When you agree to obtain a bond on behalf of the buyer or seller, you should determine who the bond principal will be. The bond principal must sign the bond. In order for the surety to issue the bond on behalf of a bond principal, they require their indemnity through a general indemnity agreement. A surety bond is a financial guarantee where the surety guarantees the performance or obligation of a bond principal to that of a third party or obligee. The obligee in this situation will be the Union Pension Fund. If you are obtaining a buyer’s bond, the bond principal will be the buyer. If a seller’s bond, the bond principal will be the seller. You might be able to negotiate with the Pension Fund to change the bond principal to another party, provided the underlying obligation does not change.

The reason I bring this up is that the surety normally requires the bond principal to indemnify them for the bond. If a Seller is posting a bond for the buyer, the buyer may refuse to sign the indemnity agreement or vice versa, which could be a problem. There are some workarounds in most cases, but not all.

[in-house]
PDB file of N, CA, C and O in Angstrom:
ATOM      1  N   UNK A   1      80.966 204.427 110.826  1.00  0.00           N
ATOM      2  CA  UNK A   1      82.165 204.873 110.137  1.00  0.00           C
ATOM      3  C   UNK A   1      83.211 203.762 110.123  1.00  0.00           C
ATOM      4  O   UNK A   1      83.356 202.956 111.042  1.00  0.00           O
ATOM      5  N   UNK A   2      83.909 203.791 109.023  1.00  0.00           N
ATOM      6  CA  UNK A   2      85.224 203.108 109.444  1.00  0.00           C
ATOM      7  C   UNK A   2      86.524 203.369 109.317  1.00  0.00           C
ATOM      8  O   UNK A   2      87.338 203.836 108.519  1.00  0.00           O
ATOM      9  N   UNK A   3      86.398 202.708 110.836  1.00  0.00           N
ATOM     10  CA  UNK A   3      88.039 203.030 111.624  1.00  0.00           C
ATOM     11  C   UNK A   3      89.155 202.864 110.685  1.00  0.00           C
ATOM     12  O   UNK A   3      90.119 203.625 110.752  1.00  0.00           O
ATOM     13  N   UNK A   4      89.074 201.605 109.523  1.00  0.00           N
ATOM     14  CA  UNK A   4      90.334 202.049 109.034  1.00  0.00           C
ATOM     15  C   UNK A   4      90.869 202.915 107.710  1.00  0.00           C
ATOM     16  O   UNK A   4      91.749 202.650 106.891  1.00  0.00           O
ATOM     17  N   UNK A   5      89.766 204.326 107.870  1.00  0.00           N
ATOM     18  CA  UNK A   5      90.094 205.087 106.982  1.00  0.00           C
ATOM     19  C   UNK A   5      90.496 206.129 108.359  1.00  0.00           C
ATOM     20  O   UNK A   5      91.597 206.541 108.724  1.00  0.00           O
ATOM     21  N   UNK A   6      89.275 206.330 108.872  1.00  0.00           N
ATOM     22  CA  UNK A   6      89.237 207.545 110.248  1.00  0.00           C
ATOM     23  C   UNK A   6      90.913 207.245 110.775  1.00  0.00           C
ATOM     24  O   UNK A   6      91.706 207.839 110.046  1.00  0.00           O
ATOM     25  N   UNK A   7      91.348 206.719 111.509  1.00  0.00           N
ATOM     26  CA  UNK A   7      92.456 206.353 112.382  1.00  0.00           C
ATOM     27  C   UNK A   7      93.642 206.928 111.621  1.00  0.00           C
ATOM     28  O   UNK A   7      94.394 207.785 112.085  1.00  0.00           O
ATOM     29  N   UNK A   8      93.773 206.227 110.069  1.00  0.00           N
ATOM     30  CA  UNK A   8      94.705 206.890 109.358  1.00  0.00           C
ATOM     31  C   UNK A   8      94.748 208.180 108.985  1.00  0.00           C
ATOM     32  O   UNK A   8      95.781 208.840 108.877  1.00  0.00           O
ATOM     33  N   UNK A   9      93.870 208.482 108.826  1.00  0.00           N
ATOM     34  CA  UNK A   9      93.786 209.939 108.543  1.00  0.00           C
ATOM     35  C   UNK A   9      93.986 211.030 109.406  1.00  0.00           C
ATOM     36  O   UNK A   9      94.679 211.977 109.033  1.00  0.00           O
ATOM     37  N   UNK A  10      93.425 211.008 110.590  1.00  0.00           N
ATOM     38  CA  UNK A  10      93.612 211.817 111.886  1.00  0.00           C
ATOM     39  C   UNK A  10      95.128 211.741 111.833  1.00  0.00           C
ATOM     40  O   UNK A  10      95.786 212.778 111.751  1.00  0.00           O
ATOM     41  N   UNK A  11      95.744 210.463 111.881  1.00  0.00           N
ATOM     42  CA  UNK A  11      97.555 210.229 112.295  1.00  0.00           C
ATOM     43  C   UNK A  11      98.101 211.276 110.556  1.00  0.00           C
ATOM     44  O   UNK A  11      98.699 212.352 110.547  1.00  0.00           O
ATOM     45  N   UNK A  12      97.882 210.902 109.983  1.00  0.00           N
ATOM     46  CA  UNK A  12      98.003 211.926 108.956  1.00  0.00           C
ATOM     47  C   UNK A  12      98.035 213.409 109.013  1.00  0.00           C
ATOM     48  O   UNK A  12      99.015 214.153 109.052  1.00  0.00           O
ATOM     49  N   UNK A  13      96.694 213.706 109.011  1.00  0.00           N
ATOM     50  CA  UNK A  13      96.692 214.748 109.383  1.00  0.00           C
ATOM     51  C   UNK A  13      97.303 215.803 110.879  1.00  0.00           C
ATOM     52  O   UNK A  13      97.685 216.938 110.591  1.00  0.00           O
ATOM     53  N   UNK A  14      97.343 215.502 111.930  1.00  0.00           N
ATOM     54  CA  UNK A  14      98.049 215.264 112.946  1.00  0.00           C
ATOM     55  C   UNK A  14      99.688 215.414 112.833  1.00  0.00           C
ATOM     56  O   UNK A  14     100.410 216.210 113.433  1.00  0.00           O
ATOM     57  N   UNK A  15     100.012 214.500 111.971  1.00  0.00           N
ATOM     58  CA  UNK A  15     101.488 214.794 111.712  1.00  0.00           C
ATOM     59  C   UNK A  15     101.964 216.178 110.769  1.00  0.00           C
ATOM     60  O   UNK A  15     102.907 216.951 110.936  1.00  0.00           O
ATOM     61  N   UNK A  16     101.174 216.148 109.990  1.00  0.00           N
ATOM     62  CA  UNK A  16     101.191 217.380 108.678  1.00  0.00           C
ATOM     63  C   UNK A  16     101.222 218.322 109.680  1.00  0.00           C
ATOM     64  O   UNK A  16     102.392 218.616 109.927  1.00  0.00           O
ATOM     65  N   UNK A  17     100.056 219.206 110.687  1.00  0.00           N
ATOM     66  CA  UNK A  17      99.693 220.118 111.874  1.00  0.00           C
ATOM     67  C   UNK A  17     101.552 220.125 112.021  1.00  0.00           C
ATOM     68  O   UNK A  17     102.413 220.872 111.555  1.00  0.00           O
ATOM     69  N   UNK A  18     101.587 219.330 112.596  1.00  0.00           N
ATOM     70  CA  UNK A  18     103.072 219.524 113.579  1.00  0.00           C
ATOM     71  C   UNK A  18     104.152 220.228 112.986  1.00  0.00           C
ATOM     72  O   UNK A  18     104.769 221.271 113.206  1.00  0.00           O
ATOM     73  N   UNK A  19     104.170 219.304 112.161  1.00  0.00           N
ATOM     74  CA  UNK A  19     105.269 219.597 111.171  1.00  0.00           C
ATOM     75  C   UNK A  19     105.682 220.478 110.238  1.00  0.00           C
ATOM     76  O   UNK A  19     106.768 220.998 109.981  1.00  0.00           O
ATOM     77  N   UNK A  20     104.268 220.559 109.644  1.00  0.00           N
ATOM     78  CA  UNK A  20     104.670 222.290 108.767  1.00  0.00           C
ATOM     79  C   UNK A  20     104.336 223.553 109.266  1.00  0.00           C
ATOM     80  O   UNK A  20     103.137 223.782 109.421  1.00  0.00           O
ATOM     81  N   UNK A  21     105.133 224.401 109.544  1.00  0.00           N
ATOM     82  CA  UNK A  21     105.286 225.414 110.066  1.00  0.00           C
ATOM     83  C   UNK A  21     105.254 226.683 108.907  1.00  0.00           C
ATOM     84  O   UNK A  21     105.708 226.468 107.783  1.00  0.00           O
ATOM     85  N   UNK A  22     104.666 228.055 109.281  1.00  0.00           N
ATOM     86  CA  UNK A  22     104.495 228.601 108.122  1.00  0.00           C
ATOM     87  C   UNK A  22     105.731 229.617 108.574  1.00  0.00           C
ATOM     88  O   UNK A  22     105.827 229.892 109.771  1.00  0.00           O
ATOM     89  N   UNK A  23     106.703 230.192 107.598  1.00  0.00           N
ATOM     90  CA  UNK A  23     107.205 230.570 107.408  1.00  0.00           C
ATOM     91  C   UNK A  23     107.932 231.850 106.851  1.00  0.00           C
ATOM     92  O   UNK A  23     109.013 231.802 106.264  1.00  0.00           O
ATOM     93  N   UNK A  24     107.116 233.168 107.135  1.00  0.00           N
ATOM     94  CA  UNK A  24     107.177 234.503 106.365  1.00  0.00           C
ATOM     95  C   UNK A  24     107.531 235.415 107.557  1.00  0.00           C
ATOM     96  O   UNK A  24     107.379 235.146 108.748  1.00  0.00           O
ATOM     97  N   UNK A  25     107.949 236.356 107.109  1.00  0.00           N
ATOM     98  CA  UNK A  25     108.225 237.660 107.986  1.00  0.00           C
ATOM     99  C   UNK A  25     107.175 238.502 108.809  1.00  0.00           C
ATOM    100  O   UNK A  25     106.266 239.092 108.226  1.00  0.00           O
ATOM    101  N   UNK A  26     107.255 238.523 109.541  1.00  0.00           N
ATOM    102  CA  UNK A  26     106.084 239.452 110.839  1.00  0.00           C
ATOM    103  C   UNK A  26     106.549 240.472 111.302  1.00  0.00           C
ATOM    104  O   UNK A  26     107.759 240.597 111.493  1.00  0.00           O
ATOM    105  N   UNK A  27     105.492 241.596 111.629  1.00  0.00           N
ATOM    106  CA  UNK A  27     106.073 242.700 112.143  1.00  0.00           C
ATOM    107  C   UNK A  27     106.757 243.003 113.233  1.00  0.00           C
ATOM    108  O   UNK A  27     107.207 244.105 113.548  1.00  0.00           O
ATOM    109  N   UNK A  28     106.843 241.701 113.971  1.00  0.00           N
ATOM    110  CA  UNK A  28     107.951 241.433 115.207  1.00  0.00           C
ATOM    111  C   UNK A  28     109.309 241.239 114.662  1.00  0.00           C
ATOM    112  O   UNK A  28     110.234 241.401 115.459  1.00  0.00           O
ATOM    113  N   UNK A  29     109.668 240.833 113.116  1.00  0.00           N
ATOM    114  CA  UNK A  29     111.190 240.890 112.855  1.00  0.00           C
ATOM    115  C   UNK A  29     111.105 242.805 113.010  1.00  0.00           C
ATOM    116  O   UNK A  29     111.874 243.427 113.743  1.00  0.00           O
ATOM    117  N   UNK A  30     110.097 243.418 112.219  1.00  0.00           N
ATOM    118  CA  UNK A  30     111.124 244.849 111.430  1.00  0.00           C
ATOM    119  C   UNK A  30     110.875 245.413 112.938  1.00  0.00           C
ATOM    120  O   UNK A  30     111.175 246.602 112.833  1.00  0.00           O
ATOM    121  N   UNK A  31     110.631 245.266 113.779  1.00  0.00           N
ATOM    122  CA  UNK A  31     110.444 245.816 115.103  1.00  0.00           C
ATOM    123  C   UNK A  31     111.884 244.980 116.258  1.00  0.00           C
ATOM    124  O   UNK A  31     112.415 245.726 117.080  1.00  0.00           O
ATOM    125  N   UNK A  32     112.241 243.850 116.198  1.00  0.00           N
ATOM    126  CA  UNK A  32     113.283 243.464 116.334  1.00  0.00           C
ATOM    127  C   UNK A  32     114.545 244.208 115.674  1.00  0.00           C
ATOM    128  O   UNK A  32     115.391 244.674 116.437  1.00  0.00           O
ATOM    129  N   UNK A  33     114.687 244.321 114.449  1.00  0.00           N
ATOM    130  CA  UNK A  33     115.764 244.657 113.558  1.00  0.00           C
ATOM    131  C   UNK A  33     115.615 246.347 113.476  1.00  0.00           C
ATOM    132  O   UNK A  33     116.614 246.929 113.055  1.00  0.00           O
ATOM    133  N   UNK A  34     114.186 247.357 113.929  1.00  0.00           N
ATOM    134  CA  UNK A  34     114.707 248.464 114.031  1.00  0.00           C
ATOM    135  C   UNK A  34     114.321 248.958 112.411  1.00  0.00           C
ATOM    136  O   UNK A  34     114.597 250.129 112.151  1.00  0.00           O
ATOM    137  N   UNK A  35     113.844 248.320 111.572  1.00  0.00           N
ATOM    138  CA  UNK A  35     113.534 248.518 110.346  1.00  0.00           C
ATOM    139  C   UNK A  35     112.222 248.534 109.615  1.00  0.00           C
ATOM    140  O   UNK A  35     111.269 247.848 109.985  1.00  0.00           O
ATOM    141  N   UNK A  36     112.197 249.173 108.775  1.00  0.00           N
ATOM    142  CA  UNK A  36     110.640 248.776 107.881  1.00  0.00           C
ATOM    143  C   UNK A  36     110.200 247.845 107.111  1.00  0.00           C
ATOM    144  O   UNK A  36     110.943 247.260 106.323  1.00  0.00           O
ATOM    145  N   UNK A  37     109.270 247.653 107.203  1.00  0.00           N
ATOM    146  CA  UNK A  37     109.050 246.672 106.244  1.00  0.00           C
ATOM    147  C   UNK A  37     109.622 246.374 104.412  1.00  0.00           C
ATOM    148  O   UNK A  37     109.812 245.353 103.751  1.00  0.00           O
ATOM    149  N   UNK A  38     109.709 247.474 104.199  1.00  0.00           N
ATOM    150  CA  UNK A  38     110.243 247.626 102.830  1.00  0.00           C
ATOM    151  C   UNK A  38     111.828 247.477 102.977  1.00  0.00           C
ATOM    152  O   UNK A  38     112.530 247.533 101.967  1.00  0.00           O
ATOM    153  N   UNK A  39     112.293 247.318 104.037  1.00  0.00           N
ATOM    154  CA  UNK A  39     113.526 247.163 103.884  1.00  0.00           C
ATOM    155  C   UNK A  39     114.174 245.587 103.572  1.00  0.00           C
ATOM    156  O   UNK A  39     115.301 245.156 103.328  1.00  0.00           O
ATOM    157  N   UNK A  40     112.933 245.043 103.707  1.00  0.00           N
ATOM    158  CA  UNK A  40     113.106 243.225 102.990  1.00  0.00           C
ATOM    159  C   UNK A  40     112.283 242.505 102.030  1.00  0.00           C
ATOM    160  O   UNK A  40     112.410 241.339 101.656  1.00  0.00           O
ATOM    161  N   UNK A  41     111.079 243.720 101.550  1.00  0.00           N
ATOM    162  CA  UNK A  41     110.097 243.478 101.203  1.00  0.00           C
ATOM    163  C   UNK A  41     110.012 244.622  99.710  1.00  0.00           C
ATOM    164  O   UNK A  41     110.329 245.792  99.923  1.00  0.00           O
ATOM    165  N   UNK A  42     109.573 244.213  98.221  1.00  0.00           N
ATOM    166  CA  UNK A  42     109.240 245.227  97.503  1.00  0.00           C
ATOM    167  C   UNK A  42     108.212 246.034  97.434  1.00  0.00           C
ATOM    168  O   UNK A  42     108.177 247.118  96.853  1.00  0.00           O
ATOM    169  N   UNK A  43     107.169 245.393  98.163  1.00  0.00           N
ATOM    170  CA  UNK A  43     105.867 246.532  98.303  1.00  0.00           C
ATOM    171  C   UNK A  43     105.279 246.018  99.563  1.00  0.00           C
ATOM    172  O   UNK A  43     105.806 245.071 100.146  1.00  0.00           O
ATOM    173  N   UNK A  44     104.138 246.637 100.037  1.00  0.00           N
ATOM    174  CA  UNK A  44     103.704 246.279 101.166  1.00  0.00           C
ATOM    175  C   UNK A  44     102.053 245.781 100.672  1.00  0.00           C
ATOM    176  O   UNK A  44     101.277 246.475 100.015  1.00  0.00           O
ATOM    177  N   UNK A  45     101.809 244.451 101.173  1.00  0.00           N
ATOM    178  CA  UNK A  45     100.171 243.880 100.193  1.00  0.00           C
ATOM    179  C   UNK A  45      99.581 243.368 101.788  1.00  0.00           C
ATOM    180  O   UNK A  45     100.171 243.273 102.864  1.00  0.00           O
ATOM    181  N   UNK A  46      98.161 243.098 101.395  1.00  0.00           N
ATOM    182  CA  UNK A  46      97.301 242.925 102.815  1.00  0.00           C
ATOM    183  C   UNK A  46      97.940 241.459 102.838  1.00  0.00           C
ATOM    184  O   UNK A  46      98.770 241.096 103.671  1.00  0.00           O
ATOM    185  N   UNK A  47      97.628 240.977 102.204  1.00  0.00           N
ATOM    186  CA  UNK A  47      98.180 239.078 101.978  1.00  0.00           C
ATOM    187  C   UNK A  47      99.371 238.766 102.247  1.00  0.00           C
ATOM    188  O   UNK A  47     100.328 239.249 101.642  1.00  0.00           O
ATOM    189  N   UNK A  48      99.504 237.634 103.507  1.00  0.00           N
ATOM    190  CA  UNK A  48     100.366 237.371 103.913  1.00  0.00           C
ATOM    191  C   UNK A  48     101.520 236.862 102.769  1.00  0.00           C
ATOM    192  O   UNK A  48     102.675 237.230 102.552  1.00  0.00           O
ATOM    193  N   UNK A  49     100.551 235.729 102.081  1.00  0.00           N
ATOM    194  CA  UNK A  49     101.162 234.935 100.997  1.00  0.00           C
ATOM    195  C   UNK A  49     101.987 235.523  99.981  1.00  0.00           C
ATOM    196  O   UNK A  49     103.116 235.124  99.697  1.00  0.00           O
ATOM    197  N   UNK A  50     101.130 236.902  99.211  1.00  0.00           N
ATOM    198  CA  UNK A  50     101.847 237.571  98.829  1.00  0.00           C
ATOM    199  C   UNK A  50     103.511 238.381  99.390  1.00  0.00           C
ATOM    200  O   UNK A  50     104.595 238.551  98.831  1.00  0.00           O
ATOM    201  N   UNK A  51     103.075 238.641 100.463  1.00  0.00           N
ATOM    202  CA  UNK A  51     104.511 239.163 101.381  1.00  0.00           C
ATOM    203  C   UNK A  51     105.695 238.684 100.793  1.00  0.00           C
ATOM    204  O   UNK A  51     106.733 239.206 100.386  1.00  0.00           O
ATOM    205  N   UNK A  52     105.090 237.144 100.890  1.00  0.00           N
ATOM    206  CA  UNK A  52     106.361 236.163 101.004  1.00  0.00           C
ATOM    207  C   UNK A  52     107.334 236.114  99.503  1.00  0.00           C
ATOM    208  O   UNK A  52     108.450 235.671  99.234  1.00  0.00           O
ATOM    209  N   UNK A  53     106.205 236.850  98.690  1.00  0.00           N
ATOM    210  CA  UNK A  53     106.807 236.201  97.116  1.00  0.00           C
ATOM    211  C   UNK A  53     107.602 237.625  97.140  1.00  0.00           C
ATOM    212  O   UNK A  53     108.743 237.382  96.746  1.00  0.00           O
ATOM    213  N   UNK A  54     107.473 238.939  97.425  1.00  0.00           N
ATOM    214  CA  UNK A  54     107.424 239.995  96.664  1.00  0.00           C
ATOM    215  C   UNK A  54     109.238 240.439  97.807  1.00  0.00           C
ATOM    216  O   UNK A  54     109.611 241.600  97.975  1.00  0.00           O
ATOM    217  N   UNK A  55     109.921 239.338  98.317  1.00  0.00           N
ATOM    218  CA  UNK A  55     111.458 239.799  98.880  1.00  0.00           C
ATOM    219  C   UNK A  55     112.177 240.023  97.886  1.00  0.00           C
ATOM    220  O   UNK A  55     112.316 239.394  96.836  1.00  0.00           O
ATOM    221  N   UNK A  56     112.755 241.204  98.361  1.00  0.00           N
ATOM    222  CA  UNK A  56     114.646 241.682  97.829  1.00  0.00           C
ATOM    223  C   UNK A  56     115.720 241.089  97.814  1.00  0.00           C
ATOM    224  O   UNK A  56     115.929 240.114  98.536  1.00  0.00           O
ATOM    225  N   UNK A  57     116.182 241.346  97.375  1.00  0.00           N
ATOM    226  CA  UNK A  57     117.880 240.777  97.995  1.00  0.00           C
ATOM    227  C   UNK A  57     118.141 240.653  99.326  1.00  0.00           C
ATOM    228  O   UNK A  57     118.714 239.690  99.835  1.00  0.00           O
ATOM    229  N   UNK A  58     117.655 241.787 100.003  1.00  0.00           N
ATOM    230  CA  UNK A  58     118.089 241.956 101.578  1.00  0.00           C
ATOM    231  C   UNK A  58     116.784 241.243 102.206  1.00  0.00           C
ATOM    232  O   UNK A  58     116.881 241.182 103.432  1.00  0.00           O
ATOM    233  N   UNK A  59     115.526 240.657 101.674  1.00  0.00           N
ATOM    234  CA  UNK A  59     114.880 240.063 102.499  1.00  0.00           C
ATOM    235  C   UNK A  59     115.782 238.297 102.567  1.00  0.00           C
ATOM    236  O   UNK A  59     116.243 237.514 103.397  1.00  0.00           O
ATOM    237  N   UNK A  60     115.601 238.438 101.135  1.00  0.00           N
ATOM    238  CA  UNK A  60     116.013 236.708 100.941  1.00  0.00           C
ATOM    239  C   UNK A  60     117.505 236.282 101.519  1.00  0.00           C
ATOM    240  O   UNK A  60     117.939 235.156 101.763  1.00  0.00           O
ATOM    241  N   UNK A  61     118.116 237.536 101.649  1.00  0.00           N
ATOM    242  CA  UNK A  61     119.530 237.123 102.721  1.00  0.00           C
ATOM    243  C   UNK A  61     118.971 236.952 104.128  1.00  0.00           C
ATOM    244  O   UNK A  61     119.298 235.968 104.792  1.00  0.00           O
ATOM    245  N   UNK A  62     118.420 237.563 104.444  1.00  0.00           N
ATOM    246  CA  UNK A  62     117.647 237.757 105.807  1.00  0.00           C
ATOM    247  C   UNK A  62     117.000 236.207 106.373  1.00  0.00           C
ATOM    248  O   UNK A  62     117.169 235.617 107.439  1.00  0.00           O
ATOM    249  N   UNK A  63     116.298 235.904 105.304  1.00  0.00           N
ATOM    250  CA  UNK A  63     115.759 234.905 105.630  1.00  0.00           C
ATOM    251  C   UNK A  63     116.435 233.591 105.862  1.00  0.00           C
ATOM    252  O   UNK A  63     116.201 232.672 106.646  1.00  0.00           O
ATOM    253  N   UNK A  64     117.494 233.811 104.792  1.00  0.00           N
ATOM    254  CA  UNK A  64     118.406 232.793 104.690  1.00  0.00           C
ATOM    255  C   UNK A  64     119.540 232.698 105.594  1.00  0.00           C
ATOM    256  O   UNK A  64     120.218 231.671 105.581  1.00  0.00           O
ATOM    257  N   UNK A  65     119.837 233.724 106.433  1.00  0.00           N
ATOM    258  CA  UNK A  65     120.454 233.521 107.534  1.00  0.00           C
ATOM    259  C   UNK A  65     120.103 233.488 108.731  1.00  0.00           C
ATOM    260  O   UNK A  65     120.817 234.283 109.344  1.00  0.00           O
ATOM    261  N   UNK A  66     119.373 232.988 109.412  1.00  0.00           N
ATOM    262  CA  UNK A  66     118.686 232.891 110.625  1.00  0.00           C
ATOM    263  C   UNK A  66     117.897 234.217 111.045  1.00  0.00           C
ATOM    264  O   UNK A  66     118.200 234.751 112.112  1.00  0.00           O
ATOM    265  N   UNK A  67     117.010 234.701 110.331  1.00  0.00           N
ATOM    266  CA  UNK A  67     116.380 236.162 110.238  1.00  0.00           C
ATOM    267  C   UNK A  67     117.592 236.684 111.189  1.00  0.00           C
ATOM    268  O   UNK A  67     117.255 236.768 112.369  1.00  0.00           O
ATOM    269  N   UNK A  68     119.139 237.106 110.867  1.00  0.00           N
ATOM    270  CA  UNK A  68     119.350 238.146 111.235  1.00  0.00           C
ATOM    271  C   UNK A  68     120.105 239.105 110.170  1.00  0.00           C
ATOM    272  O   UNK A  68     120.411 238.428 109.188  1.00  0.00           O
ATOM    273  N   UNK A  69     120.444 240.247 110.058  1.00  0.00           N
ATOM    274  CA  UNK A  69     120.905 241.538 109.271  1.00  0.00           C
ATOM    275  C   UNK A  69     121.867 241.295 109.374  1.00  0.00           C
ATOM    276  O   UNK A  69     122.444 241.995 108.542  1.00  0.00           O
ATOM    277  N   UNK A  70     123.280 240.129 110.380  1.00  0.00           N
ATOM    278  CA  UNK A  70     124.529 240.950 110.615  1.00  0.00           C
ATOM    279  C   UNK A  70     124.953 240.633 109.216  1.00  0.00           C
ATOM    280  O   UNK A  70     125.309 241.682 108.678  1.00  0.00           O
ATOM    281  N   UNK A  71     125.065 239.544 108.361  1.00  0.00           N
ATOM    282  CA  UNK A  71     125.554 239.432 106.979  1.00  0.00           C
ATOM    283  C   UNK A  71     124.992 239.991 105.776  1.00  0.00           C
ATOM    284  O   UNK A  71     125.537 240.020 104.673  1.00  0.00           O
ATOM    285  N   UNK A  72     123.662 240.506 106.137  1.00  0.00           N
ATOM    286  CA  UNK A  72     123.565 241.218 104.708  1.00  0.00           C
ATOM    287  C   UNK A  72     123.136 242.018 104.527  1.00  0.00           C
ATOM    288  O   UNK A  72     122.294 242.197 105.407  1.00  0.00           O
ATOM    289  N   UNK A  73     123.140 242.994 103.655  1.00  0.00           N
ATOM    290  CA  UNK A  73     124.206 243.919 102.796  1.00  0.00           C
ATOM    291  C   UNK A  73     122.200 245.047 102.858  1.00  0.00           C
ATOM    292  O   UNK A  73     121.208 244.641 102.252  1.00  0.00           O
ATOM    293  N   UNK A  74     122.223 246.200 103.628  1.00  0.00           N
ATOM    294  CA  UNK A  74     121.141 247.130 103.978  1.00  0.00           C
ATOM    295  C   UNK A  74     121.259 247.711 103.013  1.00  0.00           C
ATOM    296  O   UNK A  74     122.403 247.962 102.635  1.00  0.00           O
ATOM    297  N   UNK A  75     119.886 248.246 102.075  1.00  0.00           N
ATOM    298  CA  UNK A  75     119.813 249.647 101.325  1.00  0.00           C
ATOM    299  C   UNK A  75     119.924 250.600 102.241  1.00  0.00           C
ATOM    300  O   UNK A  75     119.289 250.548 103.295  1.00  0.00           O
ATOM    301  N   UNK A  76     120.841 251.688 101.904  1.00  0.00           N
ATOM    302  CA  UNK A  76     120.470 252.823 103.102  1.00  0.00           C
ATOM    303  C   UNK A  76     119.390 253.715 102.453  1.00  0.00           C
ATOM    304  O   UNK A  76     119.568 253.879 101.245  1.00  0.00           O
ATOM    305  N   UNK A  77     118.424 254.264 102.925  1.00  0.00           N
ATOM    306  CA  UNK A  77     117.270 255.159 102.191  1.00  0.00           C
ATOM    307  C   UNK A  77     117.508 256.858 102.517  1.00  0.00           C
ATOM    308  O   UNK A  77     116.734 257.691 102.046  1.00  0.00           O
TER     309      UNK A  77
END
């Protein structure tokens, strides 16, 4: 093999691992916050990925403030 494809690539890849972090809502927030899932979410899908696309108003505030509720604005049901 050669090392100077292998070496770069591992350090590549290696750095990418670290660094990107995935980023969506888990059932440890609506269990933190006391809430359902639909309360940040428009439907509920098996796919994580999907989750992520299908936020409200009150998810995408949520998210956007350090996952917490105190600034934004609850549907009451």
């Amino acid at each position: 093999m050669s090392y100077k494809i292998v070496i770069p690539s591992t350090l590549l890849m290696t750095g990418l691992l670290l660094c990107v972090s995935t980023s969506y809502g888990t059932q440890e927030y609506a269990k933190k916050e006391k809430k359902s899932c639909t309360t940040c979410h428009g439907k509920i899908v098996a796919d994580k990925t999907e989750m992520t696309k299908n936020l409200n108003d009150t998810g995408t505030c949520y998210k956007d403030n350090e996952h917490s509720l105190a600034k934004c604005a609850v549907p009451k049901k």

I’ve seen situations where companies have a large number of unfunded liabilities in a plan, and are either unable to obtain the bond on favorable terms, or to move forward with the transaction because a lot of the purchase proceeds had to go to fund the bond. It’s good to know what the terms are for the bond before your client either agrees to assume the other person’s bond, indemnifies the bond, or does anything else around that transaction. You need to know what’s going to be required of your client.

One of the issues that arise is that you don’t have the exact amount of the bond, but you do have a good idea of how much is going to be required. With that being said, preset the bond, and apply for it. You can refer to my office for a free, no-cost obligation quote which would give you an idea of what you should and shouldn’t agree to, and will allow you to move forward with a very clear understanding of what is going to be required of your client if they need to post the buyer’s or the seller’s bond, or if they agree to post the other party’s bond because they have stronger financials and can maybe get a lower premium.

There are a lot of different things that can be negotiated in a transaction, especially when a buyer wants to acquire the seller’s assets, or when the seller wants to sell out. Having this conversation ahead of time just makes sense.

Give me a call or send me an email today to discuss the ERISA 4204 surety bond.

Neil Pedersen
15 Maiden Lane Suite #800
New York, NY, 10038

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